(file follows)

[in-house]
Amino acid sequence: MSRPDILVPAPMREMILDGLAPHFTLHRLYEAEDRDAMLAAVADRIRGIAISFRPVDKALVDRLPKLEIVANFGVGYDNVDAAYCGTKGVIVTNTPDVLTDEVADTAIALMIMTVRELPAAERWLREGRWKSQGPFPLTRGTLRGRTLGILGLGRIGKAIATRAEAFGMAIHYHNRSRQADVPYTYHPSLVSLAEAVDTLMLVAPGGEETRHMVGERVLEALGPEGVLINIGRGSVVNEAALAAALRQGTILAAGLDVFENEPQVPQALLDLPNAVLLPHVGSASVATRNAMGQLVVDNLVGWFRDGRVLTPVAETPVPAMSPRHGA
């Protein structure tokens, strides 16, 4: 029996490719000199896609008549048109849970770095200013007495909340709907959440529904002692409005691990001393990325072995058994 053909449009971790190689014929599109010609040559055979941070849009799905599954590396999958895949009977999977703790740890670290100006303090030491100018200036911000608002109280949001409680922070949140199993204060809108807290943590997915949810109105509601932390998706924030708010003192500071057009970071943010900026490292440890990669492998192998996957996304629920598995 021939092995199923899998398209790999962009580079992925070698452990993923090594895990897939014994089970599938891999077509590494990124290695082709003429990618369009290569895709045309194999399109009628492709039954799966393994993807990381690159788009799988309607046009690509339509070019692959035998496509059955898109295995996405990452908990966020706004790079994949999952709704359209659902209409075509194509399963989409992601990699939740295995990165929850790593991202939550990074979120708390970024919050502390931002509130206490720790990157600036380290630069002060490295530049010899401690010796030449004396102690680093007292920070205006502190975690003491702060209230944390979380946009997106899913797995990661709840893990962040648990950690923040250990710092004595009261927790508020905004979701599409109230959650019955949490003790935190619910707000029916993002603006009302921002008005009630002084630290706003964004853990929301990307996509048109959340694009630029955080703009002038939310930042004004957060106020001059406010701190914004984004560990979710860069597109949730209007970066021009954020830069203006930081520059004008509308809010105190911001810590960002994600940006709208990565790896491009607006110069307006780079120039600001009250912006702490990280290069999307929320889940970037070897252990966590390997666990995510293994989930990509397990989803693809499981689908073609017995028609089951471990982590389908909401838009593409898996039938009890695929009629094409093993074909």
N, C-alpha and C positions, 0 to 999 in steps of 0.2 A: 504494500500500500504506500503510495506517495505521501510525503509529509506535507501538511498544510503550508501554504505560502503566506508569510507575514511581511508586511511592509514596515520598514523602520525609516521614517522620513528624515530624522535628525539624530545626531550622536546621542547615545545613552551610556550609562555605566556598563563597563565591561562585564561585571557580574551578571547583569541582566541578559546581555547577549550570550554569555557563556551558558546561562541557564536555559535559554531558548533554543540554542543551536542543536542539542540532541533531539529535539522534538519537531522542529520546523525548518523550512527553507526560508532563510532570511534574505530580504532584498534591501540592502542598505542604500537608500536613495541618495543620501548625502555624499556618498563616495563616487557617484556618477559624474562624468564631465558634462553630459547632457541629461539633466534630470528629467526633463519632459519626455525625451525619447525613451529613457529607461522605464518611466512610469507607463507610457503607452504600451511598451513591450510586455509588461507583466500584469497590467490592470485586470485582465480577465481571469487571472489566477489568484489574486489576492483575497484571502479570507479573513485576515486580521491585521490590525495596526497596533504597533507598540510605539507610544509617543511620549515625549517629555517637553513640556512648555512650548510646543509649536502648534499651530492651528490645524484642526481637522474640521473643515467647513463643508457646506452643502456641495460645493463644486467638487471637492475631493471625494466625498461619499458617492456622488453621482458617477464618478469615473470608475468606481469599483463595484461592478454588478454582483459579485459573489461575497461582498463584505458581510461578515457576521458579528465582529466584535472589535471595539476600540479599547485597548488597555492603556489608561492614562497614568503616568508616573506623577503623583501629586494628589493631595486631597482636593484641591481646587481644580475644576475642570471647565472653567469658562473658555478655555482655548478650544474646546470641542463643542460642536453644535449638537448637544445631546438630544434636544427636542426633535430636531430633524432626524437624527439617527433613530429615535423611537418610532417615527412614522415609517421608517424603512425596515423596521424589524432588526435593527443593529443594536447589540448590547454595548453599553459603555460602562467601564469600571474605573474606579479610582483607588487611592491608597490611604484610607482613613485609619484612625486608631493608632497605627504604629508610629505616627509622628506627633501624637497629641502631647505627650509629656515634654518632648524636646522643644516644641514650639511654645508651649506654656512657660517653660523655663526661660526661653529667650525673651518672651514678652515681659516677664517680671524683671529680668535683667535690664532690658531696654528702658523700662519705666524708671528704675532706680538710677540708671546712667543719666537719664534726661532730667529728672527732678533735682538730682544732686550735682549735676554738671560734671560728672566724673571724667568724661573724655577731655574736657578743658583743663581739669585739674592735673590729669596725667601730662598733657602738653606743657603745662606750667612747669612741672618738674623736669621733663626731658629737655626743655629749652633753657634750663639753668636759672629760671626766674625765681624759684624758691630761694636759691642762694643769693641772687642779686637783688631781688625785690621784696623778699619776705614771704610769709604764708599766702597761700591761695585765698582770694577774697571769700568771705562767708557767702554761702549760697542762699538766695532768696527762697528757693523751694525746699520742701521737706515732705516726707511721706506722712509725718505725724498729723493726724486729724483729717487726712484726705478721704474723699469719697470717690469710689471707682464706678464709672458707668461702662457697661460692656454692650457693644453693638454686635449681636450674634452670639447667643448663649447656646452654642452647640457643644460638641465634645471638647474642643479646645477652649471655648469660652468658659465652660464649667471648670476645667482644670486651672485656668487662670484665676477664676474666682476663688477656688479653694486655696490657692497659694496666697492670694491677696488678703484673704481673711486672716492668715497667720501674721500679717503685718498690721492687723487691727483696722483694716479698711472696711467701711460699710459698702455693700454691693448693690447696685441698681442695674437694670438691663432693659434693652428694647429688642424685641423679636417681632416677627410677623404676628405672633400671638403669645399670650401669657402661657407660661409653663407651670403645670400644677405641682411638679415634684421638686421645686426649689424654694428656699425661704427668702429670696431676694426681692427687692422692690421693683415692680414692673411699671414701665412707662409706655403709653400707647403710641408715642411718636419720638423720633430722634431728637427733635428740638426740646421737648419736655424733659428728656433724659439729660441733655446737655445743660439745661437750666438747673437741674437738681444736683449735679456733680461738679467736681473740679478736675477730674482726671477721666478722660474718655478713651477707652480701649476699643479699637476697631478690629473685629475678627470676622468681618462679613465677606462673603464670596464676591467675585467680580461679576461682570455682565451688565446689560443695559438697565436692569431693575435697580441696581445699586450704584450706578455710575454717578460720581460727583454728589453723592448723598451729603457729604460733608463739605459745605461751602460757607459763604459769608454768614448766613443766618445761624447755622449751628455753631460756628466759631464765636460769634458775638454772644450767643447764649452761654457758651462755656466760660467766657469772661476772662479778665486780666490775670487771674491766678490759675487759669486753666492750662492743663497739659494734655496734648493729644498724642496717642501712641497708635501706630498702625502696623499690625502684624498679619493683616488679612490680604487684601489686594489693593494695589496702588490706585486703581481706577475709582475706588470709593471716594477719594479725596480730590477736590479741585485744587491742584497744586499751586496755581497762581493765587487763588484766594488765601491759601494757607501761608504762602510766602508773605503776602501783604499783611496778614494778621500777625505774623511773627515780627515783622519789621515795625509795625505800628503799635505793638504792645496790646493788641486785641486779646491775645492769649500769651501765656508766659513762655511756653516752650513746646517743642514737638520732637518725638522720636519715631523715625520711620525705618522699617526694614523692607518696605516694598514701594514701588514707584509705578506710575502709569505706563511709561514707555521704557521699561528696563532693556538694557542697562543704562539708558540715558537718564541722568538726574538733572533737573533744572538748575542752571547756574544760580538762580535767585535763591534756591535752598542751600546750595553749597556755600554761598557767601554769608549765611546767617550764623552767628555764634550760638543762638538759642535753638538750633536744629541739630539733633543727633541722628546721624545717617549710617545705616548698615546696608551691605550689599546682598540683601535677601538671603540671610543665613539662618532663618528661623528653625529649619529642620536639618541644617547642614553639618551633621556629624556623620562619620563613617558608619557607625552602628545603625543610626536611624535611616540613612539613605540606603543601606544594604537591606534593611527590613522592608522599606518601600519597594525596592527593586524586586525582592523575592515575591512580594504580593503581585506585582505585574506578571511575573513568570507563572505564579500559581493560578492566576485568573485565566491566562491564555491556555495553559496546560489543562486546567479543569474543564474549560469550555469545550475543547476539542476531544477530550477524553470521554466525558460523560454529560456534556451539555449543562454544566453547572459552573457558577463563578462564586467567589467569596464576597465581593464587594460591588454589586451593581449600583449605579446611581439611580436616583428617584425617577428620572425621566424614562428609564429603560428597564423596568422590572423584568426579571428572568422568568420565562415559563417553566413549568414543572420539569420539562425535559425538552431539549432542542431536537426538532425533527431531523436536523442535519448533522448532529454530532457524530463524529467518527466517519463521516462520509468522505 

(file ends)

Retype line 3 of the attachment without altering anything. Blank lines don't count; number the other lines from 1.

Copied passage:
């Protein structure tokens, strides 16, 4: 029996490719000199896609008549048109849970770095200013007495909340709907959440529904002692409005691990001393990325072995058994 053909449009971790190689014929599109010609040559055979941070849009799905599954590396999958895949009977999977703790740890670290100006303090030491100018200036911000608002109280949001409680922070949140199993204060809108807290943590997915949810109105509601932390998706924030708010003192500071057009970071943010900026490292440890990669492998192998996957996304629920598995 021939092995199923899998398209790999962009580079992925070698452990993923090594895990897939014994089970599938891999077509590494990124290695082709003429990618369009290569895709045309194999399109009628492709039954799966393994993807990381690159788009799988309607046009690509339509070019692959035998496509059955898109295995996405990452908990966020706004790079994949999952709704359209659902209409075509194509399963989409992601990699939740295995990165929850790593991202939550990074979120708390970024919050502390931002509130206490720790990157600036380290630069002060490295530049010899401690010796030449004396102690680093007292920070205006502190975690003491702060209230944390979380946009997106899913797995990661709840893990962040648990950690923040250990710092004595009261927790508020905004979701599409109230959650019955949490003790935190619910707000029916993002603006009302921002008005009630002084630290706003964004853990929301990307996509048109959340694009630029955080703009002038939310930042004004957060106020001059406010701190914004984004560990979710860069597109949730209007970066021009954020830069203006930081520059004008509308809010105190911001810590960002994600940006709208990565790896491009607006110069307006780079120039600001009250912006702490990280290069999307929320889940970037070897252990966590390997666990995510293994989930990509397990989803693809499981689908073609017995028609089951471990982590389908909401838009593409898996039938009890695929009629094409093993074909």